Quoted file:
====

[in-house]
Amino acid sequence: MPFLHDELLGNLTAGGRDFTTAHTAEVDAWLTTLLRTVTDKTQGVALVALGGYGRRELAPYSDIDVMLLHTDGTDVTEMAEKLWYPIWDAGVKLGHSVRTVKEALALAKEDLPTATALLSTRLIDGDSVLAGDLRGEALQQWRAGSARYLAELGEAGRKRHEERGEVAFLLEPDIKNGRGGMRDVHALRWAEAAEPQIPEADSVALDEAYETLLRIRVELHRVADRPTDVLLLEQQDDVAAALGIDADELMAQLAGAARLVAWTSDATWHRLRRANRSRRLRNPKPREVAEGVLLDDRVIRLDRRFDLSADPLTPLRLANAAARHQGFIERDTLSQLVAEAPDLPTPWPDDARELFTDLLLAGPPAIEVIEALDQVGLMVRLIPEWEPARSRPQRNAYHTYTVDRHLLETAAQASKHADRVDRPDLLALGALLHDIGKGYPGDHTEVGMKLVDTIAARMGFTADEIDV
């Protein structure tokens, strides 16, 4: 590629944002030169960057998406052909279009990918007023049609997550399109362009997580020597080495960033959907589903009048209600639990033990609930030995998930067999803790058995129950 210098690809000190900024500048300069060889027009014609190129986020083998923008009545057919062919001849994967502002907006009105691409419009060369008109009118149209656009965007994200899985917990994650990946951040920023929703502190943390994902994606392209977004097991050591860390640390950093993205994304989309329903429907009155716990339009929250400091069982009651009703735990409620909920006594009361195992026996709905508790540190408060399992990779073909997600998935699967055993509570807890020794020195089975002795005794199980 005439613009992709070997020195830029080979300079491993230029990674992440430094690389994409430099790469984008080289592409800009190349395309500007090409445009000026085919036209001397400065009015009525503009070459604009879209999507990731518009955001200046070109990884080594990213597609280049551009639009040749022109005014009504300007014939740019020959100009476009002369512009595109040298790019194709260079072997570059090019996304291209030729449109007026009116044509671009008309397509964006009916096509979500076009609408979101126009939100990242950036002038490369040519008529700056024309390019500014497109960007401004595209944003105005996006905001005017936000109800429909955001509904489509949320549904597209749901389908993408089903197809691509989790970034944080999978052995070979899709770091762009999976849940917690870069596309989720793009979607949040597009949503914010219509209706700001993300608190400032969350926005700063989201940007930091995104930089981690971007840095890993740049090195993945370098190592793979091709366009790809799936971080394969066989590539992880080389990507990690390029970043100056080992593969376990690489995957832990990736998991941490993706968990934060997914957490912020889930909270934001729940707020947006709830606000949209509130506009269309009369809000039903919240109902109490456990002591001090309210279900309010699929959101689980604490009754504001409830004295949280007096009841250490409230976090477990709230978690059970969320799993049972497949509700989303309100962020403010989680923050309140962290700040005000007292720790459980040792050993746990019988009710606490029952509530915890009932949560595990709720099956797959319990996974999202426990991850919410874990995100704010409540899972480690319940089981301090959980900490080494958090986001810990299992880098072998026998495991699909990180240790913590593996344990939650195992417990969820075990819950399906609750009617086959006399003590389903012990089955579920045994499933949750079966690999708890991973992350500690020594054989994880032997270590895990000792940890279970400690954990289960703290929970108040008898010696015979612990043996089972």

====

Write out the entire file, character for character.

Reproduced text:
[in-house]
Amino acid sequence: MPFLHDELLGNLTAGGRDFTTAHTAEVDAWLTTLLRTVTDKTQGVALVALGGYGRRELAPYSDIDVMLLHTDGTDVTEMAEKLWYPIWDAGVKLGHSVRTVKEALALAKEDLPTATALLSTRLIDGDSVLAGDLRGEALQQWRAGSARYLAELGEAGRKRHEERGEVAFLLEPDIKNGRGGMRDVHALRWAEAAEPQIPEADSVALDEAYETLLRIRVELHRVADRPTDVLLLEQQDDVAAALGIDADELMAQLAGAARLVAWTSDATWHRLRRANRSRRLRNPKPREVAEGVLLDDRVIRLDRRFDLSADPLTPLRLANAAARHQGFIERDTLSQLVAEAPDLPTPWPDDARELFTDLLLAGPPAIEVIEALDQVGLMVRLIPEWEPARSRPQRNAYHTYTVDRHLLETAAQASKHADRVDRPDLLALGALLHDIGKGYPGDHTEVGMKLVDTIAARMGFTADEIDV
């Protein structure tokens, strides 16, 4: 590629944002030169960057998406052909279009990918007023049609997550399109362009997580020597080495960033959907589903009048209600639990033990609930030995998930067999803790058995129950 210098690809000190900024500048300069060889027009014609190129986020083998923008009545057919062919001849994967502002907006009105691409419009060369008109009118149209656009965007994200899985917990994650990946951040920023929703502190943390994902994606392209977004097991050591860390640390950093993205994304989309329903429907009155716990339009929250400091069982009651009703735990409620909920006594009361195992026996709905508790540190408060399992990779073909997600998935699967055993509570807890020794020195089975002795005794199980 005439613009992709070997020195830029080979300079491993230029990674992440430094690389994409430099790469984008080289592409800009190349395309500007090409445009000026085919036209001397400065009015009525503009070459604009879209999507990731518009955001200046070109990884080594990213597609280049551009639009040749022109005014009504300007014939740019020959100009476009002369512009595109040298790019194709260079072997570059090019996304291209030729449109007026009116044509671009008309397509964006009916096509979500076009609408979101126009939100990242950036002038490369040519008529700056024309390019500014497109960007401004595209944003105005996006905001005017936000109800429909955001509904489509949320549904597209749901389908993408089903197809691509989790970034944080999978052995070979899709770091762009999976849940917690870069596309989720793009979607949040597009949503914010219509209706700001993300608190400032969350926005700063989201940007930091995104930089981690971007840095890993740049090195993945370098190592793979091709366009790809799936971080394969066989590539992880080389990507990690390029970043100056080992593969376990690489995957832990990736998991941490993706968990934060997914957490912020889930909270934001729940707020947006709830606000949209509130506009269309009369809000039903919240109902109490456990002591001090309210279900309010699929959101689980604490009754504001409830004295949280007096009841250490409230976090477990709230978690059970969320799993049972497949509700989303309100962020403010989680923050309140962290700040005000007292720790459980040792050993746990019988009710606490029952509530915890009932949560595990709720099956797959319990996974999202426990991850919410874990995100704010409540899972480690319940089981301090959980900490080494958090986001810990299992880098072998026998495991699909990180240790913590593996344990939650195992417990969820075990819950399906609750009617086959006399003590389903012990089955579920045994499933949750079966690999708890991973992350500690020594054989994880032997270590895990000792940890279970400690954990289960703290929970108040008898010696015979612990043996089972």